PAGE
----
Wednesday, March 02, 2005

Thou shalt issue a 5-4 ruling

Or maybe 6-3, depending on how Justices Anthony Kennedy and Sandra Day O'Connor vote. At any rate, the Supreme Court is hearing arguments today in a pair of legal challenges to Ten Commandments displays on public property, and the justices are likely to be deeply divided on the issue when they release their opinion sometime this summer.

The Texas case, in which a courthouse Ten Commandments monument stands alone and bears the words "I AM the LORD thy God," seems to be a pretty clear example of a government endorsement of religion, much like the granite sculpture that former Alabama Chief Justice Roy Moore rode to stardom last year. The Kentucky case presents a much more nuanced situation, since the Ten Commandments display there is posted alongside several other documents that played important roles in the development of American law. That display is analogous to the Supreme Court's own frieze, which includes images of Confucius, Hammurabi, Moses, and other famous lawgivers.

Intuitively, it would seem the Court would find that the Kentucky display is within constitutional limits while the Texas display crosses the line of church-state separation, but the justices have certainly been known to buck intuition before. Kennedy and O'Connor will almost assuredly be the tiebreaking votes, but regardless of which way they swing, something tells me this debate will remain far from over.


Blogger MissBossyPants said...

Two comments:

1. the 10 commandments don't apply to everyone. They were given to the Jews. The Seven Laws of Noah apply to everyone on earth, according to Torah. Not that I'm doubting the historicity of the 10 Commandments, but people misunderstand them.

2. Do people really believe that we'll forget about the 10 commandments, or that they'll disappear, if we don't display them at a courthouse? I don't go to the courthouse because I don't work there and I don't get summoned there. G-d has done a fine job of ensuring that someone knows about his 10 Commandments since the beginning, and I don't think he needs Roy Moore's help here.

That's all I have to say about that.

4:49 PM  
Blogger Alabamian said...

Based on today's oral arguments, during which Kennedy said the plaintiff in the Texas case was "asking religious people to surrender their beliefs," it seems likely that Kennedy will join the Court's three most conservative justices in voting to allow at least the Kentucky display and perhaps the Texas display as well.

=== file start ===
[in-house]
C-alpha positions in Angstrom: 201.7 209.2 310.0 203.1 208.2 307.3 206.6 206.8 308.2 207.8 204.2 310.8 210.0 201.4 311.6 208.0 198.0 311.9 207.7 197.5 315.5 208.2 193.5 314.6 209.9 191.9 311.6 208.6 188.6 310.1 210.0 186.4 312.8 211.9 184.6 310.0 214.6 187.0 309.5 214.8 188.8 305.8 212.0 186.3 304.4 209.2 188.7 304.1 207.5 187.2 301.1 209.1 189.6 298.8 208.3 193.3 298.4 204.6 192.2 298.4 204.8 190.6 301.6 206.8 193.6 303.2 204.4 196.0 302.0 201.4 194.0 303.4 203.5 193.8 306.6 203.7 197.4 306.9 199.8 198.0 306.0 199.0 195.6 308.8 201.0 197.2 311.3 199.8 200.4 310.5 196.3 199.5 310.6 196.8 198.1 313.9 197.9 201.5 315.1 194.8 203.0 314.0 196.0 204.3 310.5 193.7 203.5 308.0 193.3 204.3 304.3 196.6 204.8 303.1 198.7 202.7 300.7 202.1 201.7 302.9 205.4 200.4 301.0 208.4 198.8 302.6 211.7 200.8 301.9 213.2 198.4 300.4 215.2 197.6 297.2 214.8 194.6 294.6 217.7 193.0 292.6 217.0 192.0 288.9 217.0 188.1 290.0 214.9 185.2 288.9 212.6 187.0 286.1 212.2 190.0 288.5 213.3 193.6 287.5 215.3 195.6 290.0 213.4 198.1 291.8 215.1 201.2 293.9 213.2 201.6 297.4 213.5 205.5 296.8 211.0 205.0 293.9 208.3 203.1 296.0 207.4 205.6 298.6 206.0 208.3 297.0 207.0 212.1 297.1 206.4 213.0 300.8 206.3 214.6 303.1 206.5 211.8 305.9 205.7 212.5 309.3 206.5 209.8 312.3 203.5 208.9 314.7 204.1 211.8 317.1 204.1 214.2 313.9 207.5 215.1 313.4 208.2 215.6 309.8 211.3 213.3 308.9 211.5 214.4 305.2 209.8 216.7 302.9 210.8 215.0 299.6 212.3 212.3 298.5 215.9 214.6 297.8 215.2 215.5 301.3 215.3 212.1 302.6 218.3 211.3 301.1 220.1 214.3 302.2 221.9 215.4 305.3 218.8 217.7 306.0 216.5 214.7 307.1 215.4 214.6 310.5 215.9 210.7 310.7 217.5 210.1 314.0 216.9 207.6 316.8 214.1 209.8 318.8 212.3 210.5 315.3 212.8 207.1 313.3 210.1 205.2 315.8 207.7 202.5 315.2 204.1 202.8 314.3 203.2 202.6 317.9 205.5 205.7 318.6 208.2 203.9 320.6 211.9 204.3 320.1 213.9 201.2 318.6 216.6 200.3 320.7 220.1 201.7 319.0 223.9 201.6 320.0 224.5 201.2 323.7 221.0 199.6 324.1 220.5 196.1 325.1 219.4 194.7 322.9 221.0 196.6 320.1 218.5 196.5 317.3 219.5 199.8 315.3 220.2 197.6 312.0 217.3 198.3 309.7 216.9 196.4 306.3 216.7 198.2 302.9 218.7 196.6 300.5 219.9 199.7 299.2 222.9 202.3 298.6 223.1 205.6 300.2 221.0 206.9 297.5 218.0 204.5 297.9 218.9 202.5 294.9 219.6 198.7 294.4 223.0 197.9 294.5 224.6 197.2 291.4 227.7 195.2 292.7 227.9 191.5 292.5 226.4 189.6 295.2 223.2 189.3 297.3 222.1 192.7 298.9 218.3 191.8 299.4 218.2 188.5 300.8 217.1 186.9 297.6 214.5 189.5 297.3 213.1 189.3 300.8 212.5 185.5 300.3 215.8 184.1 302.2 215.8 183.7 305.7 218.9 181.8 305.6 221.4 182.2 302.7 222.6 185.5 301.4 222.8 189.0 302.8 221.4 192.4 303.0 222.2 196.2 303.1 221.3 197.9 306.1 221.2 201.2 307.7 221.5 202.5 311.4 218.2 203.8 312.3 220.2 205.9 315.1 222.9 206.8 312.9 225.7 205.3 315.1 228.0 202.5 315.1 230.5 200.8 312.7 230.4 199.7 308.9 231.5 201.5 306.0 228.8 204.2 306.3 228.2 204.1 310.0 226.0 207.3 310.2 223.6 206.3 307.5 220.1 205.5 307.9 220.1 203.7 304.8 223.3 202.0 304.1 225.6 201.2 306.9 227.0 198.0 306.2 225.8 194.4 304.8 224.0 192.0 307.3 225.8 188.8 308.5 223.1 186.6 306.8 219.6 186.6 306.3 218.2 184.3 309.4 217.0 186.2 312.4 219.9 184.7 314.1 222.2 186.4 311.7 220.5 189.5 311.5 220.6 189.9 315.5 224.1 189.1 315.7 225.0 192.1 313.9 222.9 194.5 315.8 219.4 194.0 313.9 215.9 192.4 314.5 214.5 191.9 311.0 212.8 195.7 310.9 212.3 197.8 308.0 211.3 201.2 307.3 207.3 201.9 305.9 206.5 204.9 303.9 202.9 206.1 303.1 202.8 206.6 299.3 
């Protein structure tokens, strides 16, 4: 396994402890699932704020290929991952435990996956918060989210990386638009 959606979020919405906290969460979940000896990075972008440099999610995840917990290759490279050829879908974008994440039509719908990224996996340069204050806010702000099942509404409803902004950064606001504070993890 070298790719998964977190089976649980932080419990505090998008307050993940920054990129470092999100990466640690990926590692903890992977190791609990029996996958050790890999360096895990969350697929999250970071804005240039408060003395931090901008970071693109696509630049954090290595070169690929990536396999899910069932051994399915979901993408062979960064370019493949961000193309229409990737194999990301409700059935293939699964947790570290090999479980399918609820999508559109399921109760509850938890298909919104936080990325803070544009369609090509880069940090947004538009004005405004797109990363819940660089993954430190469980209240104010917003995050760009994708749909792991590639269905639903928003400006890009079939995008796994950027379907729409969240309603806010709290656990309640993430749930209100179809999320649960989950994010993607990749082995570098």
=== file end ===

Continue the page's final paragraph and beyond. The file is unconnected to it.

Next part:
I spoke this afternoon with a source who is familiar with the Court's inner workings -- yes, I do have inside sources from time to time -- and the source said that no matter which side the Court takes, O'Connor almost certainly will write the majority opinion if the vote is 5-4. But many justices today seemed skeptical of the challengers' assertions -- including, in an unexpected turn of events, Justice Stephen Breyer -- so, by themselves, the oral arguments indicate the Court may find the monuments constitutional.

Oral arguments can be deceptive, however, and I still expect a razor-thin margin, regardless of which way the vote goes.

8:30 PM  
Anonymous Anonymous said...

Do the motivations of the defendants make any difference in the case? I mean that since no one who advocates erecting huge stone Ten Commandments monuments is REALLY a legal history buff, how can they fall back on that defense? Is it feasible for the Supreme Court to question whether or not the defendant is really motivated by the motivations that they claim are motivating them? Can that influence their decision?

10:30 AM  
Blogger Alabamian said...

Pretty much anything the Supreme Court wants to let influence its decision can influence its decision. The opinion in Roper v. Simmons earlier this week was heavily influenced by scientific studies, international legal trends, and perceived public opinion. In fact, I suspect the outcome of this case will turn on whether the justices buy into the monument defenders' underlying motivation of defending public religious displays.

11:10 AM  

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